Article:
Hope this helps.

A W
(lost_01)
Stove "?" on 02/12/2013 21:48:19 MST Print View

I don't fully understand the Trail Designs stove, but to follow-up on that last comment: what is the difference between the Caldera Cone system you're recommending and the Caldera Ti-Tri Sidewinder she has?

Jacob Blumenfeld
(surfingdwedge) - F

Locale: Orange County Socal
Looks good on 02/12/2013 23:04:30 MST Print View

Looks great! Only changes I would personally make would be to replace the rain pants with something like montane wind pants, and ditch the extra shirt and underwear. One shirt for day and baselayers for night does the job if you wash your shirt and underwear when you can. I wouldn't bring the down booties either. Also, although I have no experience with the inferno insert, If I was somewhere where fires were allowed and I was going to build a fire I would just cook directly on that. Not nearly as efficient or quick i'm sure, but does the job.

Edited by surfingdwedge on 02/12/2013 23:08:17 MST.

Jennifer Mitol
(Jenmitol) - M

Locale: In my dreams....
Updated preliminary jmt list on 03/02/2013 07:46:37 MST Print View

First of all...I can't thank you guys enough. This is such an awesome group of folks...I would never have even dreamed of doing the jmt if it weren't for all the great info and help I've gotten from all of you. Now to just pack up and move out west. Or maybe David and Dena can convince me to go all the way north...

Anyway, I digress. Here is my updated list, still with some minor clothing questions:

GG Gorilla
hexamid solo plus with cuben bathtub floor
EE 30* quilt with overstuff
exped synmat UL7 (full length) - exploded last weekend (long story) so now I have to decide on pad. Disappointed in the new BA, so maybe just get another one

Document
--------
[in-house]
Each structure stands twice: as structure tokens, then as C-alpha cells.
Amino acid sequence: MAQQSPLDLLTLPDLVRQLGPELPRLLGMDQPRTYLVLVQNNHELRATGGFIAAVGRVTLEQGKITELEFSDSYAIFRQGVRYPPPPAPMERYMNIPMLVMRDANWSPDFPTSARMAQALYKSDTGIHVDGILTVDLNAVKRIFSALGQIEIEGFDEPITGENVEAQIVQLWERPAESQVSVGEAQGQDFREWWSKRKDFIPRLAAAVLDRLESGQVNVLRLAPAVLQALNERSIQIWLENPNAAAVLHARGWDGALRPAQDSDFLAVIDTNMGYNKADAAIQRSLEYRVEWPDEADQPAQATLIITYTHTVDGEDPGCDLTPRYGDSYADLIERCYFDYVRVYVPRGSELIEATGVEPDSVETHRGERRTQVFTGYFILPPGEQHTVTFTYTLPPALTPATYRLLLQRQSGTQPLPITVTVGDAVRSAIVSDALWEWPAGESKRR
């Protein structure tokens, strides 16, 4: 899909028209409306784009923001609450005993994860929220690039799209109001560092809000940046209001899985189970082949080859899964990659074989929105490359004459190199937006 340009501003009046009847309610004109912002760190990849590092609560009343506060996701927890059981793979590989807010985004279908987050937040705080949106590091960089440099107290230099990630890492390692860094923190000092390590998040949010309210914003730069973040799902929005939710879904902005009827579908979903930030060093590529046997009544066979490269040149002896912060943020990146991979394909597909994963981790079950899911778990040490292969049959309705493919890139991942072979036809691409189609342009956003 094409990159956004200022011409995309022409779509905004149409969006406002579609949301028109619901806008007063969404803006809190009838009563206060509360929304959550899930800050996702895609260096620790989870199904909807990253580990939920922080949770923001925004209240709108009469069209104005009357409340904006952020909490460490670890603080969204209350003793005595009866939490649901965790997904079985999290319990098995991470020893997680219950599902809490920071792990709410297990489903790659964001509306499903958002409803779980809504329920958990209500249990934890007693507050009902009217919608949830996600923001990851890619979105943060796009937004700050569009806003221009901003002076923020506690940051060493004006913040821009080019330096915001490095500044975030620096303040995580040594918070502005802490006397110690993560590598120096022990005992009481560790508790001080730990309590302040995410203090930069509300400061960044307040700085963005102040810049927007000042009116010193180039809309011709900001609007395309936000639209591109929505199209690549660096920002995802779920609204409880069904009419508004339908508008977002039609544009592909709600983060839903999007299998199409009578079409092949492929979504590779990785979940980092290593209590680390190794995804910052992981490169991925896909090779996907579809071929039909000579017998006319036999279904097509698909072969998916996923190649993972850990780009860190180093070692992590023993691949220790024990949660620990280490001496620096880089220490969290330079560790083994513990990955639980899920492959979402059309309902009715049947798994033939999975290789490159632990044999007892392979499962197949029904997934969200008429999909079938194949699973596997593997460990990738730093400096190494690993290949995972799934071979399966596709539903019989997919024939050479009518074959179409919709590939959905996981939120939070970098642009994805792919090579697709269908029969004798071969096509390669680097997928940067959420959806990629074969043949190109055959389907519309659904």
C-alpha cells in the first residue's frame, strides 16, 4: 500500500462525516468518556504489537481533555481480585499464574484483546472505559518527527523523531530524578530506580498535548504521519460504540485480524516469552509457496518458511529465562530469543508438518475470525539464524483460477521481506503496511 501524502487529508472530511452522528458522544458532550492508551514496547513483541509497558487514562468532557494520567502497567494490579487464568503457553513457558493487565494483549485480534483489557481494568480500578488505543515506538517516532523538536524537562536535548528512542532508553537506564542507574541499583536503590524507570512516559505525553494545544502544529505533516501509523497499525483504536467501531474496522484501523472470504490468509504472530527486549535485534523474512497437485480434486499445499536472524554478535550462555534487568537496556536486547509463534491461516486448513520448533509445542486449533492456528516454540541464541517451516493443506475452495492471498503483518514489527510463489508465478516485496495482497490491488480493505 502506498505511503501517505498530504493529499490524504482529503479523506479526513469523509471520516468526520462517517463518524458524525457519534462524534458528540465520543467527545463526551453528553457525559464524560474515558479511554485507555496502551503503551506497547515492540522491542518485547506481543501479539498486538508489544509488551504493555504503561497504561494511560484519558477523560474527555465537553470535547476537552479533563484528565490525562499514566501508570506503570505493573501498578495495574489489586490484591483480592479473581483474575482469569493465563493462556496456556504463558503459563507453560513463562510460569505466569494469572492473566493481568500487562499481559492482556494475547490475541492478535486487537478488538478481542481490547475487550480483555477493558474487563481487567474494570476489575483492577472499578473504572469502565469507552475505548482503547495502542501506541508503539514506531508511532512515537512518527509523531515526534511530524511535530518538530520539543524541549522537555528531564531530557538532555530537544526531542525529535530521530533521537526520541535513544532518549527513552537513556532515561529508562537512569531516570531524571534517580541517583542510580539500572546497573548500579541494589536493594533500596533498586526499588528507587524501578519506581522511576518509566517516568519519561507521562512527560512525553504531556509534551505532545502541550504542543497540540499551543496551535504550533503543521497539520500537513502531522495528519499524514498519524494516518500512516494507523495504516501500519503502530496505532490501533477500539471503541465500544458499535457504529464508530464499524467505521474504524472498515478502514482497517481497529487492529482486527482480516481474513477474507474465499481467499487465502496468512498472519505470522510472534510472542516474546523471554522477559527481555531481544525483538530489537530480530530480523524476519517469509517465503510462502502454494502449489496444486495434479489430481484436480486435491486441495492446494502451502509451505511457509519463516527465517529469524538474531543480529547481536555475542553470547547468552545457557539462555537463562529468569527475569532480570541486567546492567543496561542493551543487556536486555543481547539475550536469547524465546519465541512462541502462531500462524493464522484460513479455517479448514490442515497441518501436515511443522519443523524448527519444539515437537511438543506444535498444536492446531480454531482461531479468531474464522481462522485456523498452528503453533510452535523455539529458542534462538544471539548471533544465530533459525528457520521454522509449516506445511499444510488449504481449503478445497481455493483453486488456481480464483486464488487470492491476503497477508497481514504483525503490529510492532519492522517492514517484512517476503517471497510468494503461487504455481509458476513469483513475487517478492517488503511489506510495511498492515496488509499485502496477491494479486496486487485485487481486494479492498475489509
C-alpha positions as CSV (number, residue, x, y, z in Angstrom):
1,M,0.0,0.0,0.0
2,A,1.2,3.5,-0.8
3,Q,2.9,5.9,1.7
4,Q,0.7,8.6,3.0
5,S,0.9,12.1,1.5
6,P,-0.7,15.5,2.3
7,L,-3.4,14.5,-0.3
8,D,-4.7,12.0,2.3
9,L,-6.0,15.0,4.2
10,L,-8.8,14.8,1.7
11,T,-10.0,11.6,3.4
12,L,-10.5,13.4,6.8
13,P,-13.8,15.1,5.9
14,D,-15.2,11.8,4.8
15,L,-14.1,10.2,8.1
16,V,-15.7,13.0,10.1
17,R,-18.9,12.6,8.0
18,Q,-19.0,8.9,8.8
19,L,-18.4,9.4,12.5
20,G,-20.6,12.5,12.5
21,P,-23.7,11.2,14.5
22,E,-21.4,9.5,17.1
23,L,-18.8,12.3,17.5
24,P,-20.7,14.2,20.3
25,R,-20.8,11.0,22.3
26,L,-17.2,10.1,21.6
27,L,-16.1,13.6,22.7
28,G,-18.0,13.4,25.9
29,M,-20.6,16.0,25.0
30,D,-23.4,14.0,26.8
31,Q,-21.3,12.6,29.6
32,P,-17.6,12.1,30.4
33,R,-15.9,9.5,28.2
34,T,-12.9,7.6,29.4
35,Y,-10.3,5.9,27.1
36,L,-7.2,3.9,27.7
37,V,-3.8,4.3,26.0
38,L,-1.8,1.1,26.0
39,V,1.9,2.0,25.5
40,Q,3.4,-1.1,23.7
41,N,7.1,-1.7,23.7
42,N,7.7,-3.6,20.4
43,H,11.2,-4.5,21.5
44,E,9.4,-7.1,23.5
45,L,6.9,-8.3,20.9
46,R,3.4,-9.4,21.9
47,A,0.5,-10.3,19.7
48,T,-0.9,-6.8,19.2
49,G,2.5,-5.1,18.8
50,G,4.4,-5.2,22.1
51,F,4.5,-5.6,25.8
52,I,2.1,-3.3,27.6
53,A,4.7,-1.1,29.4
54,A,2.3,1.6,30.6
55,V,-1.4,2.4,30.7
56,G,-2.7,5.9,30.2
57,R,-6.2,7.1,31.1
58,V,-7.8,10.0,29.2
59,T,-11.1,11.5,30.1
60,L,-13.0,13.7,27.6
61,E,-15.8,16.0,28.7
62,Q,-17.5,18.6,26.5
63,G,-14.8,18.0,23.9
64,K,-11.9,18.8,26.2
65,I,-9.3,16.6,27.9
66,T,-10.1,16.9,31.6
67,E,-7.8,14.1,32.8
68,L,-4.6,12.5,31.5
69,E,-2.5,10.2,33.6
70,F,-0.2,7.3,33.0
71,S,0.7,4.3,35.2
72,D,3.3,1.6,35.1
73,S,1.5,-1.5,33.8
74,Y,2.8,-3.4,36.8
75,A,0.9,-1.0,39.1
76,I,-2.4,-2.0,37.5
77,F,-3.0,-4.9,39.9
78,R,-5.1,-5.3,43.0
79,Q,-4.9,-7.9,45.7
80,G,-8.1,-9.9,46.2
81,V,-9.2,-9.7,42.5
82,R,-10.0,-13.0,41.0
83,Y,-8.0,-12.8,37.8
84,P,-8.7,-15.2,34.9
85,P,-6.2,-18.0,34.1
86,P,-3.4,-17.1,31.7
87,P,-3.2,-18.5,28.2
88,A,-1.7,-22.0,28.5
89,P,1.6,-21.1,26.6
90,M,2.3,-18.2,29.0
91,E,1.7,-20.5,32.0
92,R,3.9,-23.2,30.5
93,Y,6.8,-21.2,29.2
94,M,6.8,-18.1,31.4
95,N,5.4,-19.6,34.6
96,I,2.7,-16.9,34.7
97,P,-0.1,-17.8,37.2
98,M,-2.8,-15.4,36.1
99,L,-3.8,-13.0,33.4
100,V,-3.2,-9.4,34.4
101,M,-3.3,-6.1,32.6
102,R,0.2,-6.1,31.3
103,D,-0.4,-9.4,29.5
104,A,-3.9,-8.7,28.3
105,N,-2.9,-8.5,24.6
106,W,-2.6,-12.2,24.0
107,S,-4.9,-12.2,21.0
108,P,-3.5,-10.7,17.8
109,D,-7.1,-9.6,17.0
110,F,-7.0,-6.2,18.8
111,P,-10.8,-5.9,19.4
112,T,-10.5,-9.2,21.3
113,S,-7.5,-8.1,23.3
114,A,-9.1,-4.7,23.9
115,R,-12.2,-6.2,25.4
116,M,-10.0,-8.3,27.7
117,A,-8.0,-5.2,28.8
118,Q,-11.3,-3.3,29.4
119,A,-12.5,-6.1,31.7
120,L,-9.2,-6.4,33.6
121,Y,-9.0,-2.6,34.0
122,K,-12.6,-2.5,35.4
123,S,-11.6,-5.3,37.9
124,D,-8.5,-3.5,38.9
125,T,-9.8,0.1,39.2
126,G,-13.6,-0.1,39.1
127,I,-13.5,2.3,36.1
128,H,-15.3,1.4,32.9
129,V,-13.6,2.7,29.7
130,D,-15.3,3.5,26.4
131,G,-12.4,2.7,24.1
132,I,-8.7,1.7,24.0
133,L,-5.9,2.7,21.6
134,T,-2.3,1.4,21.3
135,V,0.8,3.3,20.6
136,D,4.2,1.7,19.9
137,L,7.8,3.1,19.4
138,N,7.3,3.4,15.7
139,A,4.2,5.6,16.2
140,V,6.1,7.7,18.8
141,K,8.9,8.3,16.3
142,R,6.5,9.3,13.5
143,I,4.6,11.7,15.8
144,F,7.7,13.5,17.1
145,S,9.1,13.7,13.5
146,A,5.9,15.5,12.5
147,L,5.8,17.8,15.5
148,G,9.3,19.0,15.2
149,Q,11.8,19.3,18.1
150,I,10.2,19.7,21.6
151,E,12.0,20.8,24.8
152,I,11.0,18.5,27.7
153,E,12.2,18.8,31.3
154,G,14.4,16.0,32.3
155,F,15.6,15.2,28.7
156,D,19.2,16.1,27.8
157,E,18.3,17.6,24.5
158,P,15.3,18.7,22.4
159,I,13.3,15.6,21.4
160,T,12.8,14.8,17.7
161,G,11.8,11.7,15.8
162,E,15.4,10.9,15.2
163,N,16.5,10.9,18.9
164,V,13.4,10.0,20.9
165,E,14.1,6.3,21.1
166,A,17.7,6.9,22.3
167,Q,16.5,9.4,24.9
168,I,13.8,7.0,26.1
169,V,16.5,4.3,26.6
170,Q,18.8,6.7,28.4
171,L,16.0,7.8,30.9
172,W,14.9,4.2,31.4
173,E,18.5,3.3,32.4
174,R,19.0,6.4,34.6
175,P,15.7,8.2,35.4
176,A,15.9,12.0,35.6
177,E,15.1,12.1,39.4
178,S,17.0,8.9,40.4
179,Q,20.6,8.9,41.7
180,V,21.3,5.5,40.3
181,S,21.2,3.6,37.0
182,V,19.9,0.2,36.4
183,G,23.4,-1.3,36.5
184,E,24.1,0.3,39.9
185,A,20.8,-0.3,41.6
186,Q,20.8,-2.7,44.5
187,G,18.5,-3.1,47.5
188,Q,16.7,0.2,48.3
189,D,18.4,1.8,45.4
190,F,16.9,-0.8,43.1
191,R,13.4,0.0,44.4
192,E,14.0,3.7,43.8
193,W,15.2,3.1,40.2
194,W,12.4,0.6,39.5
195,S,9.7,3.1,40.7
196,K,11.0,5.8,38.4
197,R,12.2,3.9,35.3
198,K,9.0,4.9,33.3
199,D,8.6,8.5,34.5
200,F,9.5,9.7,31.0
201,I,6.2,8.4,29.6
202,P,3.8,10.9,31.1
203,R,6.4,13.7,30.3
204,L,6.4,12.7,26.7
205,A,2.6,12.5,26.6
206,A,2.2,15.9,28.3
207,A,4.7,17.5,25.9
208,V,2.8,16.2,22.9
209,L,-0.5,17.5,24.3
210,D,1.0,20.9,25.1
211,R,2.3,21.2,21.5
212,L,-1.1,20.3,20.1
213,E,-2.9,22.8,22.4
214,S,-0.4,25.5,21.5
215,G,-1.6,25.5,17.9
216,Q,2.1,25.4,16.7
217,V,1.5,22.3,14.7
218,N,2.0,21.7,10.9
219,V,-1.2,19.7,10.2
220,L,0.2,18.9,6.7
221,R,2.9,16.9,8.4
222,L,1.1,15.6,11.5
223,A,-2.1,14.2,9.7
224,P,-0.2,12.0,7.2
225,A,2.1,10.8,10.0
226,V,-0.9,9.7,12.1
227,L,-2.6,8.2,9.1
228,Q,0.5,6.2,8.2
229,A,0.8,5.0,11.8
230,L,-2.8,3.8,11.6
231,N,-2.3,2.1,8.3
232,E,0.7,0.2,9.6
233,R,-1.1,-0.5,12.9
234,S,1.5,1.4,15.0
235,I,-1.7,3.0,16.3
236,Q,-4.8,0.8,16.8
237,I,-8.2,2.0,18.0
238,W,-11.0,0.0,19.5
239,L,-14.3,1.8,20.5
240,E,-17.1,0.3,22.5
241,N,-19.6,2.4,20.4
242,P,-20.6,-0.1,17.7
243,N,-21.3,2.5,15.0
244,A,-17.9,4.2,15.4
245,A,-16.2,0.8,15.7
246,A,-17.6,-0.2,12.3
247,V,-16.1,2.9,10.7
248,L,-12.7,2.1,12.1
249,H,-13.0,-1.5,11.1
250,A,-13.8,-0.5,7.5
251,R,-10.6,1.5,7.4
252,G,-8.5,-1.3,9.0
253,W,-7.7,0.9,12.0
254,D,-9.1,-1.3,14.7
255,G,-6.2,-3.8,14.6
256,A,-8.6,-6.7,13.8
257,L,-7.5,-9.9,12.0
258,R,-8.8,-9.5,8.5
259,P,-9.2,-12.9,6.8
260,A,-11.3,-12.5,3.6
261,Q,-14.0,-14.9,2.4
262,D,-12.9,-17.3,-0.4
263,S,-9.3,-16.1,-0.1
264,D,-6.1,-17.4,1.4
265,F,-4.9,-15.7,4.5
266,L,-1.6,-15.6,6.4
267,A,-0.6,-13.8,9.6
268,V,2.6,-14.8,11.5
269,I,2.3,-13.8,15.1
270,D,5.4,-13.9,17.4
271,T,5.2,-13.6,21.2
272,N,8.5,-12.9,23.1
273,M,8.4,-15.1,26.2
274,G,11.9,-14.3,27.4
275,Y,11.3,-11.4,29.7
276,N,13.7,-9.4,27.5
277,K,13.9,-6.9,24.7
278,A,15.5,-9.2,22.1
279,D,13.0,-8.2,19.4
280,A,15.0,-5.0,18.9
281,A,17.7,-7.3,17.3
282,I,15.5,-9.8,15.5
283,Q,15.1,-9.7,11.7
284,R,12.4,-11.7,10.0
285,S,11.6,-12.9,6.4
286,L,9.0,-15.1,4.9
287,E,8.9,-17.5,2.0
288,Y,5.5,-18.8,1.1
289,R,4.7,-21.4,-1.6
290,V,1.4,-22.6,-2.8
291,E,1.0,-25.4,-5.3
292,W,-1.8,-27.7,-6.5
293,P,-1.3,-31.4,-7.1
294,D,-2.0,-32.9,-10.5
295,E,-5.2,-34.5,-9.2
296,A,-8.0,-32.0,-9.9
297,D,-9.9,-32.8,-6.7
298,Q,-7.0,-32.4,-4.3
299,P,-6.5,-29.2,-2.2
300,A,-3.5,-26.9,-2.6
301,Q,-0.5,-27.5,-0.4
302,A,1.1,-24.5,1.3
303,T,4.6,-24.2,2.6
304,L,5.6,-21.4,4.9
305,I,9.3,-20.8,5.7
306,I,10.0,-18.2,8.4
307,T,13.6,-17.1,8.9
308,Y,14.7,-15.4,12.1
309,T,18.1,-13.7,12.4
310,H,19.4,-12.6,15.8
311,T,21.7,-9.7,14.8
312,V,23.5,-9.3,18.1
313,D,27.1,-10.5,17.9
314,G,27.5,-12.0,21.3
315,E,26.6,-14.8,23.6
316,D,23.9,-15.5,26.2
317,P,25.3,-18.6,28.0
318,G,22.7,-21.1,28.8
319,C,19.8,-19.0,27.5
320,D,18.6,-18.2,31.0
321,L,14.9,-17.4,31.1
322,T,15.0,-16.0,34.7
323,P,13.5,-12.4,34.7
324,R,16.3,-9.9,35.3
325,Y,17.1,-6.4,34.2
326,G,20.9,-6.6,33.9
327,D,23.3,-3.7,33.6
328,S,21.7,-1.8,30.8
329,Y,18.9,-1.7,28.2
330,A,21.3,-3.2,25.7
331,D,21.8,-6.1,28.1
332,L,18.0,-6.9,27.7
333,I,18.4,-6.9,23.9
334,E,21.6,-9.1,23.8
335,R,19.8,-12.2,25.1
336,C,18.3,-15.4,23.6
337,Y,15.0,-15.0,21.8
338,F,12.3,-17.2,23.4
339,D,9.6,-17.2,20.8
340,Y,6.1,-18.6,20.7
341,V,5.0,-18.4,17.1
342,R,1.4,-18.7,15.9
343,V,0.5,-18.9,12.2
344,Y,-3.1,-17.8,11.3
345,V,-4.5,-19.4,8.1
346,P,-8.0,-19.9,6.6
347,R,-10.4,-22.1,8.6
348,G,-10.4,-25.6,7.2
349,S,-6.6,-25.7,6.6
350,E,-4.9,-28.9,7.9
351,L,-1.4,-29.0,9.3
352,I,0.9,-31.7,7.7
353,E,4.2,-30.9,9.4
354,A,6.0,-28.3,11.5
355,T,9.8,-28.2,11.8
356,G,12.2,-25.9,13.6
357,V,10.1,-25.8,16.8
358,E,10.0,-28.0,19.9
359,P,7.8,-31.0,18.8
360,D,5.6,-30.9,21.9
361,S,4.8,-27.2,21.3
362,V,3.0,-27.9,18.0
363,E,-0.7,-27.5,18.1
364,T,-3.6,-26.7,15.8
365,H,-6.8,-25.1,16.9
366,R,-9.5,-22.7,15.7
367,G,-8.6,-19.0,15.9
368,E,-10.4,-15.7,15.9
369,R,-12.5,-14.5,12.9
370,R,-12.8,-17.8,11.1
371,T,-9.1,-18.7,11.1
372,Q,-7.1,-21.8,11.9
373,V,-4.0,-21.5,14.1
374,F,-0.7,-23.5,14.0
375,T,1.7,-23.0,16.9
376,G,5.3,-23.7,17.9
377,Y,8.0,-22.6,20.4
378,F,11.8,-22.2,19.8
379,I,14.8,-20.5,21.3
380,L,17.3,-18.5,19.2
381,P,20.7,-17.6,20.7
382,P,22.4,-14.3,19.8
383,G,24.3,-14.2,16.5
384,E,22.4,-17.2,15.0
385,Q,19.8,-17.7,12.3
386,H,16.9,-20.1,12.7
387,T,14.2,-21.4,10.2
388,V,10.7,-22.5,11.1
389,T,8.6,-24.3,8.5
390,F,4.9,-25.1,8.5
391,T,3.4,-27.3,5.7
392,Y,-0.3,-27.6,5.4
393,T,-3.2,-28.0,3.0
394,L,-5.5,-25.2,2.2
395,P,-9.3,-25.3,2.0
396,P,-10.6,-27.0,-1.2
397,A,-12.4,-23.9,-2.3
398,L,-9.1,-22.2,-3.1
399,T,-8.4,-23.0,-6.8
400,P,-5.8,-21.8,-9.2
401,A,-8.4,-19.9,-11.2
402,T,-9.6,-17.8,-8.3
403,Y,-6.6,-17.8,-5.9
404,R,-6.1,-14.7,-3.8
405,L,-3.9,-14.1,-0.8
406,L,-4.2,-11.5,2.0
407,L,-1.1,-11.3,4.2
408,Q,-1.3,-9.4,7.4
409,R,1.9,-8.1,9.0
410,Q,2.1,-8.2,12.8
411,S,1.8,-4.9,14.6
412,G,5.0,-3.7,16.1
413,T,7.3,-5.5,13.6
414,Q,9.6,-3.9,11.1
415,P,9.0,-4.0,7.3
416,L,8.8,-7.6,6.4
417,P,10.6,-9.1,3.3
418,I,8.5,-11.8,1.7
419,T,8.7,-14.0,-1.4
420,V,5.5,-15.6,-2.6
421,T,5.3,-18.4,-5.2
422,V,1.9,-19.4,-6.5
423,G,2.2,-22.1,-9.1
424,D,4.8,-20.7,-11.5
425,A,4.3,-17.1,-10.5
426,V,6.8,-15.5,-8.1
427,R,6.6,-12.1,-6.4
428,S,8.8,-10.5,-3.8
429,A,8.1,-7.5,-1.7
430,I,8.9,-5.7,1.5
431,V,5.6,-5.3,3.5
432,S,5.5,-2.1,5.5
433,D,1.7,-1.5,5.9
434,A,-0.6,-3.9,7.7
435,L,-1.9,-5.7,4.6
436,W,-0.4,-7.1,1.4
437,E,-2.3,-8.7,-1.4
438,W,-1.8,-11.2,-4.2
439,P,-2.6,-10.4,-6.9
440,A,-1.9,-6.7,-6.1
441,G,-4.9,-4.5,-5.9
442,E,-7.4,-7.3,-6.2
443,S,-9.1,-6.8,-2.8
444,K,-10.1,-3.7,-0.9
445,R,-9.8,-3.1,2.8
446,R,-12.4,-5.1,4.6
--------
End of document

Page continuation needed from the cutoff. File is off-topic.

soto microregulator canister stove that fits in my snow peak 700 pot with the fuel canister (but I do love my CC...hmmm....)
Ti spork
FBC cozy
Mini bic x2
Bearikade weekender

Sawyer squeeze - will bring the back-flush syringe
In line filter system for drinking
1.5L evernew bladder for clean water vs Gatorade/smart water bottle
1.5L evernew bladder for dirty

Bandana
Toothbrush/paste
Handi wipes (find them kind of essential for, um, personal hygiene)
Sunscreen
DEET
Headnet
First aid kit: hydrocolloid dressings (for blisters, burns, scrapes...great stuff), band aids, antibiotic ointment (repackaged), gauze, antihistamines, aleve, maybe Diamox)

Zebralight H51 headlamp
Small folding knife, not sure of the model. It's tiny...(actually weighed it... It's .7 oz)
Nook
Nikon P7000 camera
Harrison's map set
(Friend has black's atlas...we'll decide which to take)
(Friend has a SPOT)

Worn:
Salomon XA 3D ultra 2 (is this the dumbest shoe name ever?)
Mountain Hardware convertible pants
Merino (150 weight) long sleeve
White Rock sun hat
Darn tough shortie socks
Oakley sunglasses
Bra/underpants TBD (need something different than what I usually wear on shorter trips...will tweak this on some trips this year)
Black diamond trekking poles (don't know what model)

Extra clothes/rain gear:
Montbell alpine light down parka (full zip, hood)
Houdini
Capilene tights (very old, pretty light, not sure of the model) - for sleeping, extra insulation if needed
extra merino or capilene shirt (Perhaps one long and one short sleeve?? Not sure here... Still can't decide between 2 long sleeve or 1 long and 1 short
Black rock gear hat
Gloves of some sort - not sure which ones...maybe my smartwool liners?
Rab Demand vs Haglofs Endo II pullover
Wind pants (ordered the montane feather lite. Thanks Anna!!)
One extra pair underwear
One pair extra socks
Goose feet down booties (mayhe, maybe not. I have cold feet)



I read multiple times the rain gear on the jmt post and now I'm just more confused. Houdini AND rain smock?? Wind pants will be enough?? I've never liked ponchos, since Girl Scouts.....

I think I'm going to be hung up on clothes more than anything. I've never hiked the Sierra before.

Thanks again!!!

Edited by Jenmitol on 03/02/2013 07:48:21 MST.

Bob Gross
(--B.G.--) - F

Locale: Silicon Valley
Re: Updated preliminary jmt list on 03/02/2013 12:55:27 MST Print View

What is the base weight for the dog? I see the red dog pack.

--B.G.--

Jennifer Mitol
(Jenmitol) - M

Locale: In my dreams....
CharlieDog's base weight on 03/02/2013 17:08:02 MST Print View

He carries his food, any water (if not near water sources), 2 dog boots (just in case), and, um, my trash.

So I guess it depends on how much garbage I make ;)

Edited by Jenmitol on 03/02/2013 17:11:10 MST.

Bob Gross
(--B.G.--) - F

Locale: Silicon Valley
Re: CharlieDog's base weight on 03/02/2013 17:15:19 MST Print View

The dog doesn't get a collapsible dog bowl?

How about an ultralightweight dog blanket?

You could get little Vuarnet sunglasses for the dog, held on with elastic.

--B.G.--

Jennifer Mitol
(Jenmitol) - M

Locale: In my dreams....
Doh! on 03/02/2013 18:07:09 MST Print View